'We can only challenge what we're told about': ex-South Ribble Council committee chair defends work
The former chair of a key South Ribble Borough Council committee has defended its work under his charge after it was criticised for failing to help identify serious shortcomings at the authority.
Alan Ogilvie said that the council’s governance committee, which he chaired until May 2019, had been the target of “totally unjustified” remarks by one of South Ribble’s most senior officers.
After members of the cross-party group approved a draft version of last year’s AGS – which claimed that procedures in place at the council to ensure transparency were robust – the document was later found to have significant flaws. External auditors declined to sign off the statement or that year’s accounts.
A series of damning internal audit reports, published last month, laid out a litany of failures at the authority, including breaches of rules governing the awarding of contracts.
Cllr Ogilvie accepted that the issues raised were “of serious concern and need addressing”. However, he defended how his former committee had discharged its duties.
“[This is] an unwarranted attempt to transfer the blame for the inaccuracies in the 2018/19 AGS onto the hardworking…Labour and Conservative members sitting on that committee.
“In referring to a perceived lack of challenge from members…I can only conclude that whoever constructed this [report] did not attend the governance committee [that year].
“As committee members, we can only challenge the facts and figures as presented in the reports and the answers given in response to questions.
“We’re not expected to be experts and cannot be expected to identify omissions or all incidences of incorrect or inaccurate information given to us,” said Cllr Ogilvie, adding that a former senior officer at the council had once complained that challenges from the governance committee were “too robust”.
Mr. Moister – who took up his role at South Ribble three months ago – said that he did not intend to suggest that there had been no challenge at all from the governance committee, but stood by his conclusion that it fell short of the level that was required.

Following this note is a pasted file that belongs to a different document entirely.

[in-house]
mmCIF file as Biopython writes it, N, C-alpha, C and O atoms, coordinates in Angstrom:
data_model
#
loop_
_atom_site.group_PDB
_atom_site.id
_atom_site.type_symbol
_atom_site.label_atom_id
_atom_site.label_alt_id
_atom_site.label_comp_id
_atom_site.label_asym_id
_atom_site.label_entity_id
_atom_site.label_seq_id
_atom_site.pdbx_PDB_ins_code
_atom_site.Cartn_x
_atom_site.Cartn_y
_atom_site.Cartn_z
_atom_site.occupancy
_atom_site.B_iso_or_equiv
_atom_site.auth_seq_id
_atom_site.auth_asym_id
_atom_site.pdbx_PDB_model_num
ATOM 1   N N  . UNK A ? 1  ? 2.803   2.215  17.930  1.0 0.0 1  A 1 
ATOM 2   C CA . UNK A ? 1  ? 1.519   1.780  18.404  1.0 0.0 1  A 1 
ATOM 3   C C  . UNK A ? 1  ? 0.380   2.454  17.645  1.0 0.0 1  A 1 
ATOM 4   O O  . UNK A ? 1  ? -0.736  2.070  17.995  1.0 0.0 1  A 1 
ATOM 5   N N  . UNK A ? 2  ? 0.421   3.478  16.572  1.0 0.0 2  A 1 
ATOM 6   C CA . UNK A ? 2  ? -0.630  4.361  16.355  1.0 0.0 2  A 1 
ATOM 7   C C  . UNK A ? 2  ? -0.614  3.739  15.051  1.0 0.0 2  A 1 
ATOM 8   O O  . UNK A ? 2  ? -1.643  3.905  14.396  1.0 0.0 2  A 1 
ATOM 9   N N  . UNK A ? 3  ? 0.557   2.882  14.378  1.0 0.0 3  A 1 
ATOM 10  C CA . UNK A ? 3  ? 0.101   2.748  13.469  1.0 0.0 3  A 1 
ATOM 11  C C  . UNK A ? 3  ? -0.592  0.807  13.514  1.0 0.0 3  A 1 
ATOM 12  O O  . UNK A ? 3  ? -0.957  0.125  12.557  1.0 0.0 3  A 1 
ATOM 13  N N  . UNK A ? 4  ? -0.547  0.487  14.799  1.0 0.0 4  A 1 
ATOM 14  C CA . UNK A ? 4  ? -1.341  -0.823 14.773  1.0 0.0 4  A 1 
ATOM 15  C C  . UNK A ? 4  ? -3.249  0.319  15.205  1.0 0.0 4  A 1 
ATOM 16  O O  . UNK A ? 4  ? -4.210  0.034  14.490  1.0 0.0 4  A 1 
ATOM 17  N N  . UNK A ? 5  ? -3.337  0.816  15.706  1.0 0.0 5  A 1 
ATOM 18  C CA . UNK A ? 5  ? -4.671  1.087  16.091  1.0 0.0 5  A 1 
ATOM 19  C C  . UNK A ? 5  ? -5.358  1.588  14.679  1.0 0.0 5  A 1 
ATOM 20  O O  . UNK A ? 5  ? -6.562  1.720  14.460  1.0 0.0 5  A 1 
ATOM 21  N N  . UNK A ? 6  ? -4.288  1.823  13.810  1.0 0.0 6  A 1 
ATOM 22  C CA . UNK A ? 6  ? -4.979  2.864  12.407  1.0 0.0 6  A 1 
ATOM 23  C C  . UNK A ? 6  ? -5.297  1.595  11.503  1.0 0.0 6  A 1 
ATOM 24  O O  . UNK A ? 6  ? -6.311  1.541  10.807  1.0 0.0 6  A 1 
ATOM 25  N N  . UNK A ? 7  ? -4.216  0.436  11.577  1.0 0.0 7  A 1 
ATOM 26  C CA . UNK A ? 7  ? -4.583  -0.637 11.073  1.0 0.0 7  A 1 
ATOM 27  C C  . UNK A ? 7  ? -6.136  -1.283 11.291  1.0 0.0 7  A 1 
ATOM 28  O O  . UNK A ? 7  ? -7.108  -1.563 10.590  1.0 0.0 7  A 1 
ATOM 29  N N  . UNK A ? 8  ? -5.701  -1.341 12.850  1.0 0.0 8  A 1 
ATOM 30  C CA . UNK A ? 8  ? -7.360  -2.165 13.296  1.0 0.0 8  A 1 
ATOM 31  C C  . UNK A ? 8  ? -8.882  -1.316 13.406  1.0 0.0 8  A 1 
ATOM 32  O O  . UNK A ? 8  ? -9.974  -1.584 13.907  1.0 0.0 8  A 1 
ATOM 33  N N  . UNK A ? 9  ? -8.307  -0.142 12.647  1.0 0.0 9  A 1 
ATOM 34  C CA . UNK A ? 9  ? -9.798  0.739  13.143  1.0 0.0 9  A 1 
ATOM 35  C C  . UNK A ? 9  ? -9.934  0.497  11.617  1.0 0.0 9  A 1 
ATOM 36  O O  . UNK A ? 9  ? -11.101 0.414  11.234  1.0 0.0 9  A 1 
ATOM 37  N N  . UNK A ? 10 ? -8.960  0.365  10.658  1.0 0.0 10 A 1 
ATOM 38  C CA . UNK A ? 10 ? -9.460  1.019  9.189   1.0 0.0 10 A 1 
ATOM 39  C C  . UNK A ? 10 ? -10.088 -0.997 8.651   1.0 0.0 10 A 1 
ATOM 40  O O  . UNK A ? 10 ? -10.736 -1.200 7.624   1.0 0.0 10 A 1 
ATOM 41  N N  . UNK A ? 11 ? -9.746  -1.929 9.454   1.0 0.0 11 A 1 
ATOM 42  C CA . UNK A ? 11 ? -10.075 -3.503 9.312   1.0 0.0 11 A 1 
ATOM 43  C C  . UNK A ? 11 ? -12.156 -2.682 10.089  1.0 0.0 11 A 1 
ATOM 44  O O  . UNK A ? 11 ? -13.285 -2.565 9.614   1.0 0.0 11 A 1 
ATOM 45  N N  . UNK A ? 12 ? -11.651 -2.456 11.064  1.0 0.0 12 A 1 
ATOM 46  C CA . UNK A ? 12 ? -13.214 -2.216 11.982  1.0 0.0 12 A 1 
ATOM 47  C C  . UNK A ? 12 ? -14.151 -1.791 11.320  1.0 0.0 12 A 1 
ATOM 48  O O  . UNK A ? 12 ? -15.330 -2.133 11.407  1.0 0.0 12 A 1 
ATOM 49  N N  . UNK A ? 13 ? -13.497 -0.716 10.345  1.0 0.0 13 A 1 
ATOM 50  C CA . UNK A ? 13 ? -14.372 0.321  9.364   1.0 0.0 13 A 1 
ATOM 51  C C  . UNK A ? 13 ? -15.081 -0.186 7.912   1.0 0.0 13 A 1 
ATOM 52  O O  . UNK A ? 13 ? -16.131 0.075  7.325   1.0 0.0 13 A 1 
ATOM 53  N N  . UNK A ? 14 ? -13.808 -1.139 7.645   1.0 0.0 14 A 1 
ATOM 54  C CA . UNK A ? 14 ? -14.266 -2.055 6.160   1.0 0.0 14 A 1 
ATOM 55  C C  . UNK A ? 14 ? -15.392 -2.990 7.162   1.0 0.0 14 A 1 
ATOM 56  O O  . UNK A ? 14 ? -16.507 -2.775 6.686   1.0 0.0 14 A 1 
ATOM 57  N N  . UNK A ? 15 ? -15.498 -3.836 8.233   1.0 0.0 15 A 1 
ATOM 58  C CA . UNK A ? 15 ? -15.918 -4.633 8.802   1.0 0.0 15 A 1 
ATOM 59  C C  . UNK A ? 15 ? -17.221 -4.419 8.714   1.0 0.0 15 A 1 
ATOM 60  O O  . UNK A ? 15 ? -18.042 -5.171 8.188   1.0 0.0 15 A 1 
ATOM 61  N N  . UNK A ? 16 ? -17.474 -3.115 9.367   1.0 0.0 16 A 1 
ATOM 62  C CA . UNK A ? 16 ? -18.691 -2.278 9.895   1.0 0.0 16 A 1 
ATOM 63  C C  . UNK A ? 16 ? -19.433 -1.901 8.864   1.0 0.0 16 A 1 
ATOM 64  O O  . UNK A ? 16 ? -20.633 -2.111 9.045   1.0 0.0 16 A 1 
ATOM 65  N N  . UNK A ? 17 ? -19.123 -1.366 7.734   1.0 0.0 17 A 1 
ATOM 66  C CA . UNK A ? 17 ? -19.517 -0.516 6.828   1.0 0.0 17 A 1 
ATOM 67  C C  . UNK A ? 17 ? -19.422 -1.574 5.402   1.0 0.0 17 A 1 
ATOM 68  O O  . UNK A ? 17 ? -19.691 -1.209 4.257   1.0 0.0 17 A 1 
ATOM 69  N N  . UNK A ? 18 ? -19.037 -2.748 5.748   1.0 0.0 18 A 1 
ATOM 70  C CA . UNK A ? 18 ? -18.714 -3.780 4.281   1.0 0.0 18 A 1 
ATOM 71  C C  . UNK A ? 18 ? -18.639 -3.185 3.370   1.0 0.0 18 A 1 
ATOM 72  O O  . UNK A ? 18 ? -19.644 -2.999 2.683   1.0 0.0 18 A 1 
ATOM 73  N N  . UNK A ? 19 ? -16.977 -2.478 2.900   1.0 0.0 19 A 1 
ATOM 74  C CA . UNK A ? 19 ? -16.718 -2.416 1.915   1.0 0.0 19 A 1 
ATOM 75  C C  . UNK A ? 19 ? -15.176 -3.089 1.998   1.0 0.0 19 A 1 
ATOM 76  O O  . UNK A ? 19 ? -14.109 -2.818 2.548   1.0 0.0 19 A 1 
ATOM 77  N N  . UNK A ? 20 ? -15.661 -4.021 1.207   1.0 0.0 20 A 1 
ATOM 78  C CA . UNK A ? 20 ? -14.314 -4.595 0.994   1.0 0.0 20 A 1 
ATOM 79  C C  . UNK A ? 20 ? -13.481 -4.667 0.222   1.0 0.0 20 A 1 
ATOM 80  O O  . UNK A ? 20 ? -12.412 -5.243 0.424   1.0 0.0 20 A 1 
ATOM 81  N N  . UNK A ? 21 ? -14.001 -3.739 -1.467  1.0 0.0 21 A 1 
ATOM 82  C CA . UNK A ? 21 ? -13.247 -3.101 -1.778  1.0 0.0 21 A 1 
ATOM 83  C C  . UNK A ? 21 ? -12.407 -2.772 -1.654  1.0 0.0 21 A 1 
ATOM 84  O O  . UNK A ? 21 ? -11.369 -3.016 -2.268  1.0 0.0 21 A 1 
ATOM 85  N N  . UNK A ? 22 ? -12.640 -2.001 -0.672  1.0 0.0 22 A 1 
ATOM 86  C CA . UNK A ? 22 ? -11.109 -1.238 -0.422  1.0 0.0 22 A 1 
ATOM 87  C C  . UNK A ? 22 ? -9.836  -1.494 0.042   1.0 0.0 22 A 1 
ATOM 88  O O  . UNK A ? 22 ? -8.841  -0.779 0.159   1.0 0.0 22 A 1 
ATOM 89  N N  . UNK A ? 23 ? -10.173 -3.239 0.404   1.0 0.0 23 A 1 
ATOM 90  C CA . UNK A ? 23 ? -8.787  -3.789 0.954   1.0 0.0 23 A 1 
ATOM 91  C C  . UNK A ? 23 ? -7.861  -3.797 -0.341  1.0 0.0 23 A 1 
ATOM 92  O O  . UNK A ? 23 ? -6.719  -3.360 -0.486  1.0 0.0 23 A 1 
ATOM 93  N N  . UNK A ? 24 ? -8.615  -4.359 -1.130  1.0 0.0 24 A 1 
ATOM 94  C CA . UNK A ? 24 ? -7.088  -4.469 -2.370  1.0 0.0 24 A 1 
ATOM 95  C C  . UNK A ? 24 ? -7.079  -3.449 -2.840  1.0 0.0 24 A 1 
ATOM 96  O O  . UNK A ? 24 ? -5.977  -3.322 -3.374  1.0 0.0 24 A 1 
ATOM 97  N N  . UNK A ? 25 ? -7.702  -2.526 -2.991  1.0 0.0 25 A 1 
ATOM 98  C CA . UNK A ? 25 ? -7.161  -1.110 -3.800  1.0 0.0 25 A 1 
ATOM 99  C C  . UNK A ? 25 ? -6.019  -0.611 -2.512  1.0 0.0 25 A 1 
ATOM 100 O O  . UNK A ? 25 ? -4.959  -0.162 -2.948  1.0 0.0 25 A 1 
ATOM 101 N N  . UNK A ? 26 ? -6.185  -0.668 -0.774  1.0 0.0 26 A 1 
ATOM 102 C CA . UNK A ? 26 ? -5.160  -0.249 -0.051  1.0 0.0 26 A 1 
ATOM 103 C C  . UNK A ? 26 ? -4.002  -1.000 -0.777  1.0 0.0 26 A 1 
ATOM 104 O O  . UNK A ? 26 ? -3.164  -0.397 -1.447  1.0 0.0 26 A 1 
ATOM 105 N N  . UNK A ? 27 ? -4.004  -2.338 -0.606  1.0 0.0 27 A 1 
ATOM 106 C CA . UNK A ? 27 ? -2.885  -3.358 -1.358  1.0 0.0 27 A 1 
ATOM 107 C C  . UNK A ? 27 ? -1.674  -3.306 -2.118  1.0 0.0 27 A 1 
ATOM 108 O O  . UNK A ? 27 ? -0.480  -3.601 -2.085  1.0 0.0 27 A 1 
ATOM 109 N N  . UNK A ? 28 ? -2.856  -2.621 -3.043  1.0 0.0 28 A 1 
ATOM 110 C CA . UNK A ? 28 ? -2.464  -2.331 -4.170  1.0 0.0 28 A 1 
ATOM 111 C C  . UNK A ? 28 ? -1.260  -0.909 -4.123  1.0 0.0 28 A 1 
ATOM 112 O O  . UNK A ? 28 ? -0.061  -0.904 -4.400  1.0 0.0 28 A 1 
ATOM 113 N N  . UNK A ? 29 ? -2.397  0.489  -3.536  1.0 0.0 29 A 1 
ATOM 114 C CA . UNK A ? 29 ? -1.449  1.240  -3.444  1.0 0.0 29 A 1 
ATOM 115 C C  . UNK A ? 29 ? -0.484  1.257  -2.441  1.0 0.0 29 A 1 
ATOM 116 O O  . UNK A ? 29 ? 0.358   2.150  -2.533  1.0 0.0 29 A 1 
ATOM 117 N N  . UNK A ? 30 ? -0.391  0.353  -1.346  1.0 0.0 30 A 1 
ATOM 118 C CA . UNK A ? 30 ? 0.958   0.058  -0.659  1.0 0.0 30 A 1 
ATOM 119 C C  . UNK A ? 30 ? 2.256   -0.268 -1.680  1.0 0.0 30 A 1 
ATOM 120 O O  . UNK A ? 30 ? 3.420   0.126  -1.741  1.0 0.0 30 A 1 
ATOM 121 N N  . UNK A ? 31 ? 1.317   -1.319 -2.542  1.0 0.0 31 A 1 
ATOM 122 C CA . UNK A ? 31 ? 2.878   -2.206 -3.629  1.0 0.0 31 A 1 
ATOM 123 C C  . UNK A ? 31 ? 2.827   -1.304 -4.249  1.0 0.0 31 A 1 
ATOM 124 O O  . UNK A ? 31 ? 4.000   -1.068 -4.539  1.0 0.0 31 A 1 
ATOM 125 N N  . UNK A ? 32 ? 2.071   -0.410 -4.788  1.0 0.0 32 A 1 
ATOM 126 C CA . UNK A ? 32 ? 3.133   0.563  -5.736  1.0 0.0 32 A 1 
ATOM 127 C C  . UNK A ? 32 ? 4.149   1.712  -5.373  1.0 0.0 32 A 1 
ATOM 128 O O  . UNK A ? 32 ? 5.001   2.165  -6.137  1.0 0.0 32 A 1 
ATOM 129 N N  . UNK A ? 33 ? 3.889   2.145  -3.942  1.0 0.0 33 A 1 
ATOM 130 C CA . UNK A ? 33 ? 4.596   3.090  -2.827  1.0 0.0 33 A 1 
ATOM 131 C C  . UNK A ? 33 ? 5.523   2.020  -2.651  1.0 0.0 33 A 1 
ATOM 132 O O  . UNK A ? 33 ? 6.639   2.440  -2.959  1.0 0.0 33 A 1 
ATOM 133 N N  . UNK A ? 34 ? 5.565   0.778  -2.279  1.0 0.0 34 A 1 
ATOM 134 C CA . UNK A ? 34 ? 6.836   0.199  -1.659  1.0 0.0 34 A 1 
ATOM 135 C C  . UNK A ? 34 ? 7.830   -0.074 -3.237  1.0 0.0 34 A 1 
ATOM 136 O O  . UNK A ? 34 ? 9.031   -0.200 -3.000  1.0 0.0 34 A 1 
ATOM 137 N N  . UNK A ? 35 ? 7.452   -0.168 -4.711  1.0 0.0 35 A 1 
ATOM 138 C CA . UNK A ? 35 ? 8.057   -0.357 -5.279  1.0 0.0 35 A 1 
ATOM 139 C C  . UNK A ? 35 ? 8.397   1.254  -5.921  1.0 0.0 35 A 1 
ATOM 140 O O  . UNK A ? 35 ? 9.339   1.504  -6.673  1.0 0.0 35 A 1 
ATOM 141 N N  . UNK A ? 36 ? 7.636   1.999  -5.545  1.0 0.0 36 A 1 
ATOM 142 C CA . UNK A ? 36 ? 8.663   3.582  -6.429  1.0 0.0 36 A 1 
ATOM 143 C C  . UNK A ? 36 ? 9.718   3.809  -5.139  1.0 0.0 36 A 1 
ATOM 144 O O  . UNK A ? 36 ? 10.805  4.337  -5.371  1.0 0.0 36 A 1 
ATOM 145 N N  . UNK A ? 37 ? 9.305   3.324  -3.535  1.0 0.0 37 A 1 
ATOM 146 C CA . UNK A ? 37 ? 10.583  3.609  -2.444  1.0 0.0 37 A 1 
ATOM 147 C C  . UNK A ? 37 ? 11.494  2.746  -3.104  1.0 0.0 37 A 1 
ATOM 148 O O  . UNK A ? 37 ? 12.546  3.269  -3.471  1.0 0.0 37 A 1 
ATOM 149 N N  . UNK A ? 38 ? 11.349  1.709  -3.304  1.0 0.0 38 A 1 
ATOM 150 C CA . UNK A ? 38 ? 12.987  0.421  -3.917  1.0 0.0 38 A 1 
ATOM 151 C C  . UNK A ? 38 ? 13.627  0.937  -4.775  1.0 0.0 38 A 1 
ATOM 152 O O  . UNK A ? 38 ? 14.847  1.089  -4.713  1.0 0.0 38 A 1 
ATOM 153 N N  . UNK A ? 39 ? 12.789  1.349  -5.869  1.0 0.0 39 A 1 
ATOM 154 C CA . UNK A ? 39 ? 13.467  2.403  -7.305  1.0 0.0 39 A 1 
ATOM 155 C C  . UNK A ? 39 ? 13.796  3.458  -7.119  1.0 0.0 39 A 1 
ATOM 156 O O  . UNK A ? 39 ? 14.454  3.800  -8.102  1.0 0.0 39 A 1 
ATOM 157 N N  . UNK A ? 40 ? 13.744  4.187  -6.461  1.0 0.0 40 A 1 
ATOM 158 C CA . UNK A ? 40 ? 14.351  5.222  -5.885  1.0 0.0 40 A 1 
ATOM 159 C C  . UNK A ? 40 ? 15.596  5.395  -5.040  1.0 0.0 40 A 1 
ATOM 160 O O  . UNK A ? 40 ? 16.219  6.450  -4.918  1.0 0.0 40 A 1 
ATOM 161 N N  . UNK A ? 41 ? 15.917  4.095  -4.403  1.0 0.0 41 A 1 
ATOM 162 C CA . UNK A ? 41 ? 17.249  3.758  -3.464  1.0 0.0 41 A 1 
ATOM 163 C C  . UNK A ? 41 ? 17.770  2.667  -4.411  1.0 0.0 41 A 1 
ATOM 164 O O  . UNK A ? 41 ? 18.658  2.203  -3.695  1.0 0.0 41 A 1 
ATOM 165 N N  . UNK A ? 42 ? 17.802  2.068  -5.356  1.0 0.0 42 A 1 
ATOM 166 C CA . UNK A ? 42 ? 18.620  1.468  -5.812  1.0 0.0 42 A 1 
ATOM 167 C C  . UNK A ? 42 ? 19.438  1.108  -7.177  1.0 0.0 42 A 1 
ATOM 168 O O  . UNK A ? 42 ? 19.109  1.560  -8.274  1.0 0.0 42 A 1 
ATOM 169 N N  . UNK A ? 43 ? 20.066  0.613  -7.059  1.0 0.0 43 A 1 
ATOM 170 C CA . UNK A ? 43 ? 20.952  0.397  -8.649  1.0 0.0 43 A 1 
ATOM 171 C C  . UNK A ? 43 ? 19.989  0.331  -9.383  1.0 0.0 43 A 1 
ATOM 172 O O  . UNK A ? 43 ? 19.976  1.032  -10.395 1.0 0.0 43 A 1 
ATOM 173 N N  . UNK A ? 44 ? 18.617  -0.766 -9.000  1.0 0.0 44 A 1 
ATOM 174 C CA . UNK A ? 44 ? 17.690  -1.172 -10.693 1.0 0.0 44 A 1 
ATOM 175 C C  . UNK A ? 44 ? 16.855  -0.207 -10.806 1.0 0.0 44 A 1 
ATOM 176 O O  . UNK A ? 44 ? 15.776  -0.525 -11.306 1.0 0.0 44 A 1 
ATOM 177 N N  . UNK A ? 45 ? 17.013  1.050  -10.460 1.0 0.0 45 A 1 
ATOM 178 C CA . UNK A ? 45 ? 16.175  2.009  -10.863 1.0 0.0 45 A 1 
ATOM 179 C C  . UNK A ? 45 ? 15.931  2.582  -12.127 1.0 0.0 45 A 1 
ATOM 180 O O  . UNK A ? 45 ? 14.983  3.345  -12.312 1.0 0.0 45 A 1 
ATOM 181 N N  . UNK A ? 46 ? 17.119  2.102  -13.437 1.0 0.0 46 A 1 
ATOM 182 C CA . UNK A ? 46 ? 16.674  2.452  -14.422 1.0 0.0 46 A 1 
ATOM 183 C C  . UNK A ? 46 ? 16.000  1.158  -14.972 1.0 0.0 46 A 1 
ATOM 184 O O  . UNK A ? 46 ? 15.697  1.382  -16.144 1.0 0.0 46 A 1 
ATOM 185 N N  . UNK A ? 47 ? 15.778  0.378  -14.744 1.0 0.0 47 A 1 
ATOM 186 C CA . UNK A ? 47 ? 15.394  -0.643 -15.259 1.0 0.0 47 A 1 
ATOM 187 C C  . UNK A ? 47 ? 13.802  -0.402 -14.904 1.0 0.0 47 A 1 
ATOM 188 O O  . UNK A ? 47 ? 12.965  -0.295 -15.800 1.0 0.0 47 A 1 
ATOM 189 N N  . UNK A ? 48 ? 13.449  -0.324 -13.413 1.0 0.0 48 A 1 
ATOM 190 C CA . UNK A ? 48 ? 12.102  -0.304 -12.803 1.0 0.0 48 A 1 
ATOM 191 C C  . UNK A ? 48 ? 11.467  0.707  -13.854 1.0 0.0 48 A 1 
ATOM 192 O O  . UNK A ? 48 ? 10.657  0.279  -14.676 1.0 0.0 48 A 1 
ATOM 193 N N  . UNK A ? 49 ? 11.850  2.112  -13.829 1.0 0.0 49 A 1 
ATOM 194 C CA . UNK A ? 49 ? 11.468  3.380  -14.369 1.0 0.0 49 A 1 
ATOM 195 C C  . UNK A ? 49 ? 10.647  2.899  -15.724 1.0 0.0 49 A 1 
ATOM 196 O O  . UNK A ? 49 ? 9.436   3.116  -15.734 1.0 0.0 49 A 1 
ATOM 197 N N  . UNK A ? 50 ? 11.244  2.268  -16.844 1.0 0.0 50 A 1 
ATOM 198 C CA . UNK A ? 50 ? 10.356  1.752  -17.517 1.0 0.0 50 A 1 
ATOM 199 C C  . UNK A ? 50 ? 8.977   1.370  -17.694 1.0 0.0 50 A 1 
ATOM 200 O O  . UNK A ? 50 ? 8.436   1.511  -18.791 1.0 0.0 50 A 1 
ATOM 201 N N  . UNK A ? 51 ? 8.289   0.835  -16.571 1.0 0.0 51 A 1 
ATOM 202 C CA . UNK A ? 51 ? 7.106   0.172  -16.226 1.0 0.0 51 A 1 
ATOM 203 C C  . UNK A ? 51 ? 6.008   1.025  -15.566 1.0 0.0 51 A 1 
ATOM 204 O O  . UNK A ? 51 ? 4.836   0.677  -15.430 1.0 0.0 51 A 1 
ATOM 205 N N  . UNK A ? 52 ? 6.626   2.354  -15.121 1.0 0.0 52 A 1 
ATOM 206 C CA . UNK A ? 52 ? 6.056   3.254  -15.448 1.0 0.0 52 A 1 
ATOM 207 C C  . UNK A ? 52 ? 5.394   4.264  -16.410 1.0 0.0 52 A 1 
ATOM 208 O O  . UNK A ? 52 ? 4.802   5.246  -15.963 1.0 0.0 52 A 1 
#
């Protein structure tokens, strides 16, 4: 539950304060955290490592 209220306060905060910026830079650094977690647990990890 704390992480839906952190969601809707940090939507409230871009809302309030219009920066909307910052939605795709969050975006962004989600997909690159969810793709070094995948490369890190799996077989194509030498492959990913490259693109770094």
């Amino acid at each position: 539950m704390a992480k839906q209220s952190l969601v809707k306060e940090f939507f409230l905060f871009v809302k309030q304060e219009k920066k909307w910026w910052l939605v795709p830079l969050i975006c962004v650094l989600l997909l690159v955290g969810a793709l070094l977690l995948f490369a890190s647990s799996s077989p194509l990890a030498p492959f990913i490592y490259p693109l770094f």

“The simple fact is that the governance committee approved, in draft form, the AGS which then proved to be wholly incorrect – it’s as simple as that.
“I don’t want to suggest that all the blame for that should sit with members of the committee, as it certainly shouldn’t. I accept that you are there to test the information,” he added.
The full council approved this year’s AGS, which acknowledges past failings and sets out how the authority is attempting to put them right.
Council leader Paul Foster said every member should be “appalled” by what had been uncovered.
“What we need to do now is embrace this and take responsibility – and move forward to deal with the issues. Honesty and integrity is critical for us all.”
Cllr Foster said he accepted that the governance committee could not be held accountable if it had not been provided with the correct information to scrutinise.
However, he criticised the way a meeting of the group in July 2018 – at which external auditors issued a “statutory recommendation” to improve areas of the council’s performance – had been dominated by questions about “the validity” of that assessment, “rather than getting to the point of why we had actually got ourselves into that position in the first place”.